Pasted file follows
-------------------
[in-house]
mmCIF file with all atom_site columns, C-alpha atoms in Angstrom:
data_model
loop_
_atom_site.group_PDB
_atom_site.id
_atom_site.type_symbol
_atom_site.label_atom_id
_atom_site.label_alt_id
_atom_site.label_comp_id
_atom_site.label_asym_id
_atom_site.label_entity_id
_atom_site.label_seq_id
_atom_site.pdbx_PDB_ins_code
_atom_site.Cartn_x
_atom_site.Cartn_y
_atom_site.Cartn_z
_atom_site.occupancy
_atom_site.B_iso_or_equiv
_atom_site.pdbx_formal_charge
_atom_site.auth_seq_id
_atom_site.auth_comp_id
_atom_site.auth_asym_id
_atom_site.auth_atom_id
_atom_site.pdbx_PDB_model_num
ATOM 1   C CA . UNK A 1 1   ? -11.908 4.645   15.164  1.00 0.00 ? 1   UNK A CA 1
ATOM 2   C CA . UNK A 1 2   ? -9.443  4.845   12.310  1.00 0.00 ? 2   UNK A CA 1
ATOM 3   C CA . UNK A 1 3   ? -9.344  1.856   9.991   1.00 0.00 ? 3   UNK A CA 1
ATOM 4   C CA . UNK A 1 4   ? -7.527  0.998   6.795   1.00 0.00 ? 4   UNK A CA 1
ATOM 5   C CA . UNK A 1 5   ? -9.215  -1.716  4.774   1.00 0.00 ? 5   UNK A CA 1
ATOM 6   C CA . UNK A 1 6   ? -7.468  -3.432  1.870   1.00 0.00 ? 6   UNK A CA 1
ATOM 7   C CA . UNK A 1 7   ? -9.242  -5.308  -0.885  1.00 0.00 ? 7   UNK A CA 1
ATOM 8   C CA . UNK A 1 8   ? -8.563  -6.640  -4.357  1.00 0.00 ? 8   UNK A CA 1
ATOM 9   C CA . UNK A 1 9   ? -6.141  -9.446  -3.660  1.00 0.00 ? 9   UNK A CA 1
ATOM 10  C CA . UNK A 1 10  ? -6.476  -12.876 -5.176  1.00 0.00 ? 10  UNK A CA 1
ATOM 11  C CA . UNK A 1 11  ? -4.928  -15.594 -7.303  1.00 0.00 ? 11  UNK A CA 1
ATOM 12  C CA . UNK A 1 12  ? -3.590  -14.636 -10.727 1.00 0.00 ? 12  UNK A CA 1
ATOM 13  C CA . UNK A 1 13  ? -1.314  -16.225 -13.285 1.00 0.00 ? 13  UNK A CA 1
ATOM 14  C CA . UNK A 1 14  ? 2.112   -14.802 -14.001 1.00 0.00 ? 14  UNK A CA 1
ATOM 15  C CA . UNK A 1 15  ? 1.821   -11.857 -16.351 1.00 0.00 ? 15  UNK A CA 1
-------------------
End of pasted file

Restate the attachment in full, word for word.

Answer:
[in-house]
mmCIF file with all atom_site columns, C-alpha atoms in Angstrom:
data_model
loop_
_atom_site.group_PDB
_atom_site.id
_atom_site.type_symbol
_atom_site.label_atom_id
_atom_site.label_alt_id
_atom_site.label_comp_id
_atom_site.label_asym_id
_atom_site.label_entity_id
_atom_site.label_seq_id
_atom_site.pdbx_PDB_ins_code
_atom_site.Cartn_x
_atom_site.Cartn_y
_atom_site.Cartn_z
_atom_site.occupancy
_atom_site.B_iso_or_equiv
_atom_site.pdbx_formal_charge
_atom_site.auth_seq_id
_atom_site.auth_comp_id
_atom_site.auth_asym_id
_atom_site.auth_atom_id
_atom_site.pdbx_PDB_model_num
ATOM 1   C CA . UNK A 1 1   ? -11.908 4.645   15.164  1.00 0.00 ? 1   UNK A CA 1
ATOM 2   C CA . UNK A 1 2   ? -9.443  4.845   12.310  1.00 0.00 ? 2   UNK A CA 1
ATOM 3   C CA . UNK A 1 3   ? -9.344  1.856   9.991   1.00 0.00 ? 3   UNK A CA 1
ATOM 4   C CA . UNK A 1 4   ? -7.527  0.998   6.795   1.00 0.00 ? 4   UNK A CA 1
ATOM 5   C CA . UNK A 1 5   ? -9.215  -1.716  4.774   1.00 0.00 ? 5   UNK A CA 1
ATOM 6   C CA . UNK A 1 6   ? -7.468  -3.432  1.870   1.00 0.00 ? 6   UNK A CA 1
ATOM 7   C CA . UNK A 1 7   ? -9.242  -5.308  -0.885  1.00 0.00 ? 7   UNK A CA 1
ATOM 8   C CA . UNK A 1 8   ? -8.563  -6.640  -4.357  1.00 0.00 ? 8   UNK A CA 1
ATOM 9   C CA . UNK A 1 9   ? -6.141  -9.446  -3.660  1.00 0.00 ? 9   UNK A CA 1
ATOM 10  C CA . UNK A 1 10  ? -6.476  -12.876 -5.176  1.00 0.00 ? 10  UNK A CA 1
ATOM 11  C CA . UNK A 1 11  ? -4.928  -15.594 -7.303  1.00 0.00 ? 11  UNK A CA 1
ATOM 12  C CA . UNK A 1 12  ? -3.590  -14.636 -10.727 1.00 0.00 ? 12  UNK A CA 1
ATOM 13  C CA . UNK A 1 13  ? -1.314  -16.225 -13.285 1.00 0.00 ? 13  UNK A CA 1
ATOM 14  C CA . UNK A 1 14  ? 2.112   -14.802 -14.001 1.00 0.00 ? 14  UNK A CA 1
ATOM 15  C CA . UNK A 1 15  ? 1.821   -11.857 -16.351 1.00 0.00 ? 15  UNK A CA 1